Nearly a decade ago, Nintendo and developer Good-Feel turned the lovable pink puffball’s world upside down with Kirby’s Epic Yarn, a game that traded in power-ups and Kirby’s penchant for inhaling for a world crafted entirely of yarn, fabric, and other craft materials. Now, nine years after its original release, Kirby’s Extra Epic Yarn brings the hero of Dream Land back to his art class inspired world, with a handful of new features and modes thrown in for good measure. While the core gameplay makes a successful transition to the smaller screen, some new additions fall flat, constantly butting heads with the carefully crafted design of the original.
Let’s get one thing out of the way — Kirby’s Extra Epic Yarn is downright adorable. It oozes charm and style from every nook and cranny, of which there are plenty to explore. Unlike Kirby’s other adventures, which place an emphasis on sucking up enemies in order to copy their powers and abilities, Extra Epic Yarn tosses all that aside. Instead, the minute-to-minute gameplay heavily focuses on platforming and exploration. Instead of inhaling enemies, Kirby can use a yarn whip to defeat enemies and transform the world around him. Any out of place buttons and zippers can be lassoed in a pinch, usually unearthing a few collectibles or a new path to take.
If you think this seems out of place, you’re not wrong. A quick Google search confirmed my suspicions — Epic Yarn began its life as an entirely different game before Kirby was added in mid-development. This doesn’t diminish the experience at all — in fact, slowing down the series’ frenetic action and placing less of an emphasis on combat makes for a more mellow experience, and is a breath of fresh air.
While Kirby’s Epic Yarn was well received when it launched on the Nintendo Wii, it wasn’t without its fair share of detractors. One of the most common complaints? The incredibly easy level of difficulty. You see, while Kirby could take damage, he had no health bar, and as a result, could not die in levels. Instead, players were tasked with seeking out collectibles — mostly craft beads — and bringing them to the end of a stage. To introduce some challenge, Kirby would drop beads if he got hit or if he fell into a bottomless pit. While this turned acing a level into an exercise of caution, there was no real sense of challenge, much to the dismay of series veterans. To address this, Kirby’s Extra Epic Yarn introduces a handful of power-ups along with a new difficulty level, in an effort to spice things up. Unfortunately, Good-Feel’s well-laid plans haven’t panned out as smoothly as they would have hoped.
In the newly-added Devilish Mode, Kirby now has a life bar. Falling into pits or taking damage from enemies will knock off a part of his health. To restore his energy, players have to seek out the lovable Prince Fluff, who appears once or twice in each level. Once you clear a level, you have the opportunity to earn small prizes based on how much of your health bar you’ve kept intact. This type of design isn’t new by any means, but its inclusion largely misses the mark — it ends up placing an even greater emphasis on safer, more cautious play, as opposed to actually ramping up the difficulty.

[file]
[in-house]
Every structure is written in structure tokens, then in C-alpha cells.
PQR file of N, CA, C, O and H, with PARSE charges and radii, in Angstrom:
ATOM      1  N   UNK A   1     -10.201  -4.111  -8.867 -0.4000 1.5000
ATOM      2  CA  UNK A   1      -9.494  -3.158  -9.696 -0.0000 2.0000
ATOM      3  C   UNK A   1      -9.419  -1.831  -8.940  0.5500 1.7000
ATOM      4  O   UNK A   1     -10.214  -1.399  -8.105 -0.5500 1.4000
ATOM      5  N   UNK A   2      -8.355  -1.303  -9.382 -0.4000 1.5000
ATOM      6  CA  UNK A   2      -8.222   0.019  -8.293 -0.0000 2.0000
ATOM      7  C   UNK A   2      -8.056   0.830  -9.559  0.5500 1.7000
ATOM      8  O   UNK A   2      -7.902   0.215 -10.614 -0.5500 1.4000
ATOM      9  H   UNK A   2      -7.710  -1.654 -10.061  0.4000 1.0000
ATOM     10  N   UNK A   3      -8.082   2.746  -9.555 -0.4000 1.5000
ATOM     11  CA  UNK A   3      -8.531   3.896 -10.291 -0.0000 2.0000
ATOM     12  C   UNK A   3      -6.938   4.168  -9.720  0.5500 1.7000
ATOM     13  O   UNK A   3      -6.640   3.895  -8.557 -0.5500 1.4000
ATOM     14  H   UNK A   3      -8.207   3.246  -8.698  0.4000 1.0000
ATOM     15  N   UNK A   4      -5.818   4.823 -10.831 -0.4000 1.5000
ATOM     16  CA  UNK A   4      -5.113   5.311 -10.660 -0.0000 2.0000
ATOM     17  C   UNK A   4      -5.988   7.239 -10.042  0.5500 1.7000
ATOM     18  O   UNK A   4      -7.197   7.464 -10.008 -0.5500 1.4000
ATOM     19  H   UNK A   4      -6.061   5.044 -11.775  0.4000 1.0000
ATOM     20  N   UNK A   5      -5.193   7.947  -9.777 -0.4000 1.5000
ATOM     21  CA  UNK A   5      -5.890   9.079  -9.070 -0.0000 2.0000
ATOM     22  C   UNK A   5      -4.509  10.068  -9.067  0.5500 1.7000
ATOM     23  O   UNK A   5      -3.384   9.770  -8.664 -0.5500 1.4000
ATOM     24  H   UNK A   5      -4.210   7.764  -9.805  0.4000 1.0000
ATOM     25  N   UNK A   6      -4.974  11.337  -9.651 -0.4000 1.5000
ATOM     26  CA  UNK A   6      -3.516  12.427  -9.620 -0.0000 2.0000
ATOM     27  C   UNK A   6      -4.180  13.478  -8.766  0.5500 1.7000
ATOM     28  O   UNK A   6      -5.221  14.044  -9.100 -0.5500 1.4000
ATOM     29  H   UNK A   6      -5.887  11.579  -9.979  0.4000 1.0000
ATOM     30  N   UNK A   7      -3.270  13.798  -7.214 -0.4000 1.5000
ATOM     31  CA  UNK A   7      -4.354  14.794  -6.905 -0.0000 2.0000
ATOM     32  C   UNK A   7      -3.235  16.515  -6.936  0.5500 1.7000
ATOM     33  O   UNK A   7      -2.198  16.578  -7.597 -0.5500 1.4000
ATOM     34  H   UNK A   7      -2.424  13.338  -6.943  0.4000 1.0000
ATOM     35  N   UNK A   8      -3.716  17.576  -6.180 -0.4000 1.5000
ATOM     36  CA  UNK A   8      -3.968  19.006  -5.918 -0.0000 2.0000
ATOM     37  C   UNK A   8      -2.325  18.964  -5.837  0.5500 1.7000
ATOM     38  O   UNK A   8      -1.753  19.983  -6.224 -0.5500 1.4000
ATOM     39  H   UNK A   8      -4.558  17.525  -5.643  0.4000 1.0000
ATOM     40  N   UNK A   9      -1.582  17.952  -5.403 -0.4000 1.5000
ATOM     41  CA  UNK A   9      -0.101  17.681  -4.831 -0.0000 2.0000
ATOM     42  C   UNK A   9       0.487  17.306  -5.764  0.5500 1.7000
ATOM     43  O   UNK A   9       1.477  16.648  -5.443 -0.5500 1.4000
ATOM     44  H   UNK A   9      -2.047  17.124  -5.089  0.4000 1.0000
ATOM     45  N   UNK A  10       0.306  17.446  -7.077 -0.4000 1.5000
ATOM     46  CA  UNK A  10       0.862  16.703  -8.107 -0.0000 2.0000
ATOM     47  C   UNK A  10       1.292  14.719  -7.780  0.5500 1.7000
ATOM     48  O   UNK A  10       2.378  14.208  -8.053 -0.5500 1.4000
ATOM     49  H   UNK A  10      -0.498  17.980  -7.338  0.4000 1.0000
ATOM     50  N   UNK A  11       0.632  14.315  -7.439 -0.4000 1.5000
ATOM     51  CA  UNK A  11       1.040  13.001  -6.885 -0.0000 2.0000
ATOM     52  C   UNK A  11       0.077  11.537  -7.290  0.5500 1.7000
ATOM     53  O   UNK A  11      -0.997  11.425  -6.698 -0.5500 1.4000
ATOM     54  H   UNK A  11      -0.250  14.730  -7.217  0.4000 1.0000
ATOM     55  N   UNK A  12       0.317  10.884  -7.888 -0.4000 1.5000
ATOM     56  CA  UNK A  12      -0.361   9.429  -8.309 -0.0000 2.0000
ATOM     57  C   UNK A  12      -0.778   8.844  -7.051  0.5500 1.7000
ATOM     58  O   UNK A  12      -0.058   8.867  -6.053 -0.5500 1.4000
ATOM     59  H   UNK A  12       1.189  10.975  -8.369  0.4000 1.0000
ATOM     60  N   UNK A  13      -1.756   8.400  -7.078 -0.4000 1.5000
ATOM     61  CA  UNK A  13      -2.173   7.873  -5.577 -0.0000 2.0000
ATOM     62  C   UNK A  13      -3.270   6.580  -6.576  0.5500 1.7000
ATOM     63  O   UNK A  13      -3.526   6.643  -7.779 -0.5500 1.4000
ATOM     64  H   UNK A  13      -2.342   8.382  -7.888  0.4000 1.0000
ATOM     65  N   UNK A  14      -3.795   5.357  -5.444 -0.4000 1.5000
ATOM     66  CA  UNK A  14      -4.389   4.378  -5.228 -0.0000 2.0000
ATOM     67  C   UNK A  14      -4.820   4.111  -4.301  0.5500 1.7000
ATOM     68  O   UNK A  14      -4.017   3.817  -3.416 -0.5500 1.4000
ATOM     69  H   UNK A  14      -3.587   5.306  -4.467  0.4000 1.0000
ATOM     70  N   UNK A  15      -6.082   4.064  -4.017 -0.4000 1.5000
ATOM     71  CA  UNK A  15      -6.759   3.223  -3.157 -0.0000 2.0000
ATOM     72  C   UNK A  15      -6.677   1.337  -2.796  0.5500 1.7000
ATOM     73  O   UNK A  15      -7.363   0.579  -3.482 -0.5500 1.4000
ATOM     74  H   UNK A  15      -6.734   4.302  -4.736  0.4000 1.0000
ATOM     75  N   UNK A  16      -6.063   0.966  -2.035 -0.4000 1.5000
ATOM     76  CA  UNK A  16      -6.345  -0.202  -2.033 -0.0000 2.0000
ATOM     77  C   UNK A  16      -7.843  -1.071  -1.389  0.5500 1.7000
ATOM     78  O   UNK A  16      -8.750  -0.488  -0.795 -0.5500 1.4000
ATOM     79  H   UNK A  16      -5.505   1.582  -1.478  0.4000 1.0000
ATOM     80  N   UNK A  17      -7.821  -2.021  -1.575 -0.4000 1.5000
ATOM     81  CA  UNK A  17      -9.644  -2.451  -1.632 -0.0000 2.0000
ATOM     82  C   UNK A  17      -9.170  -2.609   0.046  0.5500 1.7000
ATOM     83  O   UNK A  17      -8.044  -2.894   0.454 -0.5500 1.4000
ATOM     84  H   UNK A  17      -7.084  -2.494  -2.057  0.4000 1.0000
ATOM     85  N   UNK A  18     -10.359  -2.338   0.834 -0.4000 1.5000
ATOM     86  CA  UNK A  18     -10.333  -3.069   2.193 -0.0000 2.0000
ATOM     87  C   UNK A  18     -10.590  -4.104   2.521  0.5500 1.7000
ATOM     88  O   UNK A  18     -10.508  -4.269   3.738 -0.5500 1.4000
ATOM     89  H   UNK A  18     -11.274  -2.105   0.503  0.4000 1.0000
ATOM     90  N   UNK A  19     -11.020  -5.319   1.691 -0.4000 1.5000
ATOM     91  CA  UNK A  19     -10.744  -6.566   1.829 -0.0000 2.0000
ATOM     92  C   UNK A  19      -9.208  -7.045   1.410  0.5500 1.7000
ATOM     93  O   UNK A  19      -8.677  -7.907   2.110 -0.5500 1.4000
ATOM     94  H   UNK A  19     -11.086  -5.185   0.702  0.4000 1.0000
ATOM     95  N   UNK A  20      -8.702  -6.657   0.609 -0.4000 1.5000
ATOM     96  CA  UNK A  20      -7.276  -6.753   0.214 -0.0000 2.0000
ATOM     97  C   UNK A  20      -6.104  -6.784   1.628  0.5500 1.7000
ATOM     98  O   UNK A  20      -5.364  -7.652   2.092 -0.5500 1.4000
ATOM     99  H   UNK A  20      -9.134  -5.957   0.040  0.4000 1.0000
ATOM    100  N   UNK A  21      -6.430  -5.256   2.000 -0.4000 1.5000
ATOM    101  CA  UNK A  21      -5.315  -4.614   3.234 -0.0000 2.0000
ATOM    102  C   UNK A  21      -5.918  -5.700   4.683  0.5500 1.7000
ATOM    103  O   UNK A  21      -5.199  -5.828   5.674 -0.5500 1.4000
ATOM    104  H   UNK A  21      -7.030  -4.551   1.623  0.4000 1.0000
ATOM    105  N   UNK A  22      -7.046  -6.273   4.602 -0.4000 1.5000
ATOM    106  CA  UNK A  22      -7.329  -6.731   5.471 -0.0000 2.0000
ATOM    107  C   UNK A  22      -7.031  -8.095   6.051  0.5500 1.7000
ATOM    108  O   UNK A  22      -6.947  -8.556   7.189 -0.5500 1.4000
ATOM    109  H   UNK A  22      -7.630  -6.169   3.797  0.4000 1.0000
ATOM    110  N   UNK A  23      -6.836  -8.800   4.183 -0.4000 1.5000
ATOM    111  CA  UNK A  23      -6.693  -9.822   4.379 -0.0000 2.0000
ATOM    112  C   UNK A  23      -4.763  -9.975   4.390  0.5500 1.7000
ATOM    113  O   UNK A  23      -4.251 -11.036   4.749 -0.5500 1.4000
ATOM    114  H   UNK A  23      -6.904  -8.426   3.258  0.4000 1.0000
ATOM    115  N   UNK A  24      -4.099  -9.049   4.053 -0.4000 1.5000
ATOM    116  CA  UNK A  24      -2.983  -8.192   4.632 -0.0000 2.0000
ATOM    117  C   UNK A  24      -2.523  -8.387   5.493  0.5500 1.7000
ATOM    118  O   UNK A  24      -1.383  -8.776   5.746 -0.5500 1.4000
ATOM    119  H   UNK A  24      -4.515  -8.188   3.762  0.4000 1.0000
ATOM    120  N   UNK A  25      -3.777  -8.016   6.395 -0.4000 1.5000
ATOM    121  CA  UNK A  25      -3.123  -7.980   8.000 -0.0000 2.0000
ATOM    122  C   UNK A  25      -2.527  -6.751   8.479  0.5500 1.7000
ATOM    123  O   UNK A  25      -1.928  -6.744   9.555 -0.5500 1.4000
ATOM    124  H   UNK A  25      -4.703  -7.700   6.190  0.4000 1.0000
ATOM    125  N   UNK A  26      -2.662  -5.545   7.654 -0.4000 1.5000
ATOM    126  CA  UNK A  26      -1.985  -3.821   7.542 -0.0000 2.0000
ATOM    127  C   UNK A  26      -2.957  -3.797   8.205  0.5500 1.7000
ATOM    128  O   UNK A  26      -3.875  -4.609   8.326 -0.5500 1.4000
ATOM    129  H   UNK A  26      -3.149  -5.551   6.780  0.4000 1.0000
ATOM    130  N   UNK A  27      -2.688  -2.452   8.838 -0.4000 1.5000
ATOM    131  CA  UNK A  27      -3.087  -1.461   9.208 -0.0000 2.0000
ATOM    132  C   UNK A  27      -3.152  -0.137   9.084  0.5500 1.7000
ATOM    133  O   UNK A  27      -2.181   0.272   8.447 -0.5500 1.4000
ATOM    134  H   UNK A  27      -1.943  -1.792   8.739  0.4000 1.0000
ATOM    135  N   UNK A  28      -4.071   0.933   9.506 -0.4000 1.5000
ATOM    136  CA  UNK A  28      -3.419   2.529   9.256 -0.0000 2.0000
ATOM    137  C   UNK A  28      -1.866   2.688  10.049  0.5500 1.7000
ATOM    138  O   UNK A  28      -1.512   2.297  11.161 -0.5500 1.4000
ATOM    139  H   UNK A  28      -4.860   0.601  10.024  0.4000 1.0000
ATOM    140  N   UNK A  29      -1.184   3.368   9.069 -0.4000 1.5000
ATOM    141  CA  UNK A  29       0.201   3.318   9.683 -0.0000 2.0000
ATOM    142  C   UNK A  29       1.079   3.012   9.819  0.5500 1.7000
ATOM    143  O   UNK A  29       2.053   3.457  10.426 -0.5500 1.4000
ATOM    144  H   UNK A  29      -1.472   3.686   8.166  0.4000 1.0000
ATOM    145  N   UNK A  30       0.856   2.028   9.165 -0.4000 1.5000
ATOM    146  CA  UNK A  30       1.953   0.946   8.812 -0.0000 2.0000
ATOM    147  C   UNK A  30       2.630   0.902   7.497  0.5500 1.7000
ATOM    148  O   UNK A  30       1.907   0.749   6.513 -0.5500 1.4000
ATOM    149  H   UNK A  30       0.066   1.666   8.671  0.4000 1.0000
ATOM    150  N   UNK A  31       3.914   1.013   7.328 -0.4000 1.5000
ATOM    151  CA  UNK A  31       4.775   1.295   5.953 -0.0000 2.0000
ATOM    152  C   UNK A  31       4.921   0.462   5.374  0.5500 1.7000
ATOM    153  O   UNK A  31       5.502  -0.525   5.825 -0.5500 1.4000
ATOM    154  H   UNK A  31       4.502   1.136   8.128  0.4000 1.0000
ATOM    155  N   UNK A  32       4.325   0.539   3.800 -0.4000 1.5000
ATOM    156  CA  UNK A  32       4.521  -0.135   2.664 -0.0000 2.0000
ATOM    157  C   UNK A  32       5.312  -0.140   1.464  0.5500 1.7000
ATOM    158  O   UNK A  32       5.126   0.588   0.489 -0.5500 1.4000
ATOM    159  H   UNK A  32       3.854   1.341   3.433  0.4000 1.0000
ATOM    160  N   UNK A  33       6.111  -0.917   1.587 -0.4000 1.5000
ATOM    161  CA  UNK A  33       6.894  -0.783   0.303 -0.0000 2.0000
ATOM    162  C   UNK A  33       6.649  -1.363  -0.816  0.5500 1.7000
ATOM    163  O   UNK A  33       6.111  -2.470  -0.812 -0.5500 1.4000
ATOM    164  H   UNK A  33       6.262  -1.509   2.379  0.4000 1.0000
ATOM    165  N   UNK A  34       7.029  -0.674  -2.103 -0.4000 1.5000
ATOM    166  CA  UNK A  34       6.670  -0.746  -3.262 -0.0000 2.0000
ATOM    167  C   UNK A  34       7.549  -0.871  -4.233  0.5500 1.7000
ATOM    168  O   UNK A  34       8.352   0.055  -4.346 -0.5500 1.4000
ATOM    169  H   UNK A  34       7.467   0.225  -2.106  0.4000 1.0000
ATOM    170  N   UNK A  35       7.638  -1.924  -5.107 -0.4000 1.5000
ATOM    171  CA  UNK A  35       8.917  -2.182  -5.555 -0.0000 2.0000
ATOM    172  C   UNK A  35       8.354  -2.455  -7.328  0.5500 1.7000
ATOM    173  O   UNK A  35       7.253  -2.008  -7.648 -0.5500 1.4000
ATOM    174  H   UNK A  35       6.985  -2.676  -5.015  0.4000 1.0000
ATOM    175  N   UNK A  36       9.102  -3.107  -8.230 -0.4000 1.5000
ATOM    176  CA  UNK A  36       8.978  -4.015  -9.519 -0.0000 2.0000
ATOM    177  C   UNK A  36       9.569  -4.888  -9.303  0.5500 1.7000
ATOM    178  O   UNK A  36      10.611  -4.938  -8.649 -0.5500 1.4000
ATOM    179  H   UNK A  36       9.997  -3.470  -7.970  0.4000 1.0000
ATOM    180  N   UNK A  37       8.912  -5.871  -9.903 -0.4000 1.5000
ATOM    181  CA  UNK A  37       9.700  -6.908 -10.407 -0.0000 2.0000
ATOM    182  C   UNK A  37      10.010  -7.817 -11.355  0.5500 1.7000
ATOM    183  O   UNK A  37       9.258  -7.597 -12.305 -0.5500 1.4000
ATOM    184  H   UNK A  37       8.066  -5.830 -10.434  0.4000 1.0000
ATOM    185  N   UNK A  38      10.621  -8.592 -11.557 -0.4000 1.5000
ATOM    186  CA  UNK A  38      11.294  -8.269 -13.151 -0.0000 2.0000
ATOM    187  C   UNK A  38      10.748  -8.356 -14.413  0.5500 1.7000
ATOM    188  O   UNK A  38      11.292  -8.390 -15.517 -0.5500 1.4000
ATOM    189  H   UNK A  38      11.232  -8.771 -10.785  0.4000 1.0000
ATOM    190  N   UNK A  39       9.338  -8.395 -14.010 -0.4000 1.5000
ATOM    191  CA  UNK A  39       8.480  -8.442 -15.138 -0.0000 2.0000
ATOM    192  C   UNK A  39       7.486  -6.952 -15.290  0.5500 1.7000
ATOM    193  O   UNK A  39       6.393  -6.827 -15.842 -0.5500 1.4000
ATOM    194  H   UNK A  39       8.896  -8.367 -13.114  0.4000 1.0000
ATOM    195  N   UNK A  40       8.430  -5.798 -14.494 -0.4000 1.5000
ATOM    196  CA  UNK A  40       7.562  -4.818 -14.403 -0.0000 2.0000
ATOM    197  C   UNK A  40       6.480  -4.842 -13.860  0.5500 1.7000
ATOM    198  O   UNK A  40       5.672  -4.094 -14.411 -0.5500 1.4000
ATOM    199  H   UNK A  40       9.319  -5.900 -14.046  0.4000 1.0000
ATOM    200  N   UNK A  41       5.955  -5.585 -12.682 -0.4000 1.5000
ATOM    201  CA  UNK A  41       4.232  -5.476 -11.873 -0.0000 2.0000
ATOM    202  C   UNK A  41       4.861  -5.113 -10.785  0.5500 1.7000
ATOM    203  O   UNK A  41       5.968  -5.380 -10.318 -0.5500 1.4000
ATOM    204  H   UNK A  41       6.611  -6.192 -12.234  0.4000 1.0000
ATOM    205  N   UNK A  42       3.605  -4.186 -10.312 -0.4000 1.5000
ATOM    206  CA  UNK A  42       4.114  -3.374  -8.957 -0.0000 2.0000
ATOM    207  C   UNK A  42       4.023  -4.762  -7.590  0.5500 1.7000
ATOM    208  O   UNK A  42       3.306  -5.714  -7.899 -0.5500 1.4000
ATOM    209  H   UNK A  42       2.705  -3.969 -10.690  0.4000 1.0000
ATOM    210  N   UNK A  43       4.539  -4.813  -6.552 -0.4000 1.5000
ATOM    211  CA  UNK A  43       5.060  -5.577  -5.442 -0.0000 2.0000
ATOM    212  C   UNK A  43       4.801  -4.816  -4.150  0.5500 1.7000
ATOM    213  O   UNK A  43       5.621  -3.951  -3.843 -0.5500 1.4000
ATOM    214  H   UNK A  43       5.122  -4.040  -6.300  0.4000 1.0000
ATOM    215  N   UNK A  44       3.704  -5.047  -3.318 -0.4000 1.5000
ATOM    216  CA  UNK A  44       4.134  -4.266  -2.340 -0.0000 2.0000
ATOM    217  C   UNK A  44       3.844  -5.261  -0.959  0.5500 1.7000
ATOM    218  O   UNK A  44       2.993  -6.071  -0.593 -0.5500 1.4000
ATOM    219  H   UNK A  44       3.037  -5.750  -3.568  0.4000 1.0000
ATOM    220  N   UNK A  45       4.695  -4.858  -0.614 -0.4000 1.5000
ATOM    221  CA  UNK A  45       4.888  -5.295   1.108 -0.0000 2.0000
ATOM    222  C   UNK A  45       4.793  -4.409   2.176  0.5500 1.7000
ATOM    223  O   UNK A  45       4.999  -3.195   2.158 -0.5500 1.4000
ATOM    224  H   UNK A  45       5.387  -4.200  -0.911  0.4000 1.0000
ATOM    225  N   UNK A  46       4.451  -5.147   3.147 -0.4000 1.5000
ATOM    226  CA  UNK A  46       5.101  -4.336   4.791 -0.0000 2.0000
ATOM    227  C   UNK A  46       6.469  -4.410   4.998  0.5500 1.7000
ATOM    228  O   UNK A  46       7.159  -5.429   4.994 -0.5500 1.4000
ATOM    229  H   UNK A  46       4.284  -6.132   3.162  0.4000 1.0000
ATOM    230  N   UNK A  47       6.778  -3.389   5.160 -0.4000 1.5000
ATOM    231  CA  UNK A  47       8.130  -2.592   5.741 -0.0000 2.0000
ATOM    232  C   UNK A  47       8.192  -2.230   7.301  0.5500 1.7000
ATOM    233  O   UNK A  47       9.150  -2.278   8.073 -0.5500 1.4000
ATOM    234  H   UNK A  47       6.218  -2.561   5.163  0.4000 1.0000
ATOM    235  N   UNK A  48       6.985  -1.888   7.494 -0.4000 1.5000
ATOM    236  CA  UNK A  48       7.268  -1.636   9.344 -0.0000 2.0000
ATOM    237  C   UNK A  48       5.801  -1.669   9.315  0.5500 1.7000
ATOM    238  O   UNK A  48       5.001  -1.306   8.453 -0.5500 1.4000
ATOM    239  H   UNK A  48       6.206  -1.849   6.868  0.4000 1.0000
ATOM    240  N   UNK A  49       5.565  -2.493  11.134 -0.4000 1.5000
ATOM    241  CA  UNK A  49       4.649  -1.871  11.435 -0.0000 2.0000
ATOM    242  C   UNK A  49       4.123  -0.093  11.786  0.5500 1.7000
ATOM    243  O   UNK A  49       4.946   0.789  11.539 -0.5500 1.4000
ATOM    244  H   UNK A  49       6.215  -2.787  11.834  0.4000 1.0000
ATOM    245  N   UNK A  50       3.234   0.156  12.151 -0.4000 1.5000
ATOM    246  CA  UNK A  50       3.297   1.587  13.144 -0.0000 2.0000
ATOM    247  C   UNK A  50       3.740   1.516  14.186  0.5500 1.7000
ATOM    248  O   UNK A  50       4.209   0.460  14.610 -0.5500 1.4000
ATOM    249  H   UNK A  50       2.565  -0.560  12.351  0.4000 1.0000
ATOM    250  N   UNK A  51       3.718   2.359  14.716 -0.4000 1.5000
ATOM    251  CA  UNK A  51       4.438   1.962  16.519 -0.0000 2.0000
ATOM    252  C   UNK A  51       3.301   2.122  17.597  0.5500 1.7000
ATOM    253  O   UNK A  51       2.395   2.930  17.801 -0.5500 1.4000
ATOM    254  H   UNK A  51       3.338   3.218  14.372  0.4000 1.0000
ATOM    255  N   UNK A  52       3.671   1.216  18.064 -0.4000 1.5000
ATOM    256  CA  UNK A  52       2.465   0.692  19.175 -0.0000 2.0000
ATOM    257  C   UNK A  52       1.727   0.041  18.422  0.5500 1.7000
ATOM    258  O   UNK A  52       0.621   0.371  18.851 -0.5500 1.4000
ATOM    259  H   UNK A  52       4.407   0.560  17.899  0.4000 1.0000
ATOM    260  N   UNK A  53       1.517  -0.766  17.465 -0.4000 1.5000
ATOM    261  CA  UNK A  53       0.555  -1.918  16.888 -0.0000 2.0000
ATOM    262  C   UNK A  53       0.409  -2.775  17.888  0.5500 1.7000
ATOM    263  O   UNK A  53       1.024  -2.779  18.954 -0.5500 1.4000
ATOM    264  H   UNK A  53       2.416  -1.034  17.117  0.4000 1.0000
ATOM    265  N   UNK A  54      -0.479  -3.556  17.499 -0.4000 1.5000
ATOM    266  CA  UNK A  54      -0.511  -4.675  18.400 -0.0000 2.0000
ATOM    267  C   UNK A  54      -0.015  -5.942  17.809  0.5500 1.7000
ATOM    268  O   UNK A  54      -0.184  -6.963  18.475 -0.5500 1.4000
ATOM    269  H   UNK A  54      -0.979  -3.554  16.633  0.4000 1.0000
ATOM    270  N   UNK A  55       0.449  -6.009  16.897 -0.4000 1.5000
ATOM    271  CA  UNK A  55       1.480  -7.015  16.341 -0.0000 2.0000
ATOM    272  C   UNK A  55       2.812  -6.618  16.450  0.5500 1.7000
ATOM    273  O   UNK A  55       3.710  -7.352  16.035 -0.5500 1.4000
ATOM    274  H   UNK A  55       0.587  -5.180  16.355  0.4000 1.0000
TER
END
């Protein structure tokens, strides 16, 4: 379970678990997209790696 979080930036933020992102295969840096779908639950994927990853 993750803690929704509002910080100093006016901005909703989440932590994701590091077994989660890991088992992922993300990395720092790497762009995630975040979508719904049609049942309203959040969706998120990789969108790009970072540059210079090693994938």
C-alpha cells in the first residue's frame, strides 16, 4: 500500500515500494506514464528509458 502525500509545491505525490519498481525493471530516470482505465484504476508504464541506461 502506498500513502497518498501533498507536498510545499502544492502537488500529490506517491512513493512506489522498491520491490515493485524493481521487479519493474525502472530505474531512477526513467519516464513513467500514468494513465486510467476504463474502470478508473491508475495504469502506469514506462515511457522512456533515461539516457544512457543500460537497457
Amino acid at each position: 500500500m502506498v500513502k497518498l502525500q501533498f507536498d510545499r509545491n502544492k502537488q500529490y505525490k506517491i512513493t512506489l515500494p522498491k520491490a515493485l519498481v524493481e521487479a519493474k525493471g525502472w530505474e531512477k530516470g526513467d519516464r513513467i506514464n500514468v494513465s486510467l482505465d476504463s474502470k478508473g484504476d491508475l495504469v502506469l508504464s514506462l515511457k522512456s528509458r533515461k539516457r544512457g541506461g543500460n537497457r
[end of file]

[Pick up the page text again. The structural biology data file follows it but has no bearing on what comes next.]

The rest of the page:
Devilish Mode does try to keep players on their toes with a recurring, infinitely respawning enemy, who hones in on Kirby like a bounty hunter. Unfortunately, its constant appearance ends up feeling repetitive (and a tad annoying), and the newly-included power-ups make easy work of Kirby’s relentless pursuer (and the game in general). One particular power-up grants Kirby an endless amount of ammo, making easy work of hard-to-find collectibles and enemies alike. Players can lighten the load further by scanning compatible amiibo, which augment Kirby’s abilities even more.
Outside of the main story mode, Good-Feel has included two new mini-game modes. Dedede Gogogo has players controlling the beloved penguin king as you traverse levels as quickly as possible while collecting as many beads as you can. Slash & Bead features Meta Knight, with auto-scrolling levels that also tasks players with collecting beads. While these modes are a fun distraction, they are incredibly brief, with each mode consisting of four short stages.
Still, even with its new additions ultimately amounting to nothing more than window dressing, Kirby’s Extra Epic Yarn is still an absolute joy to play. Its gorgeous visuals, excellent soundtrack, and creative platforming stand the test of time. Anyone who missed out on the original — or just want to relive one of Kirby’s best adventures — would be ill-advised to skip it this time around.
This review is based on the Nintendo 3DS version of the game. A copy was provided by Nintendo.
Nearly a decade after its original release and Kirby's Extra Epic Yarn is still an absolute joy to play. It oozes charm and style, and its gorgeous visuals, excellent soundtrack, and creative use of platforming make up for the lackluster new content.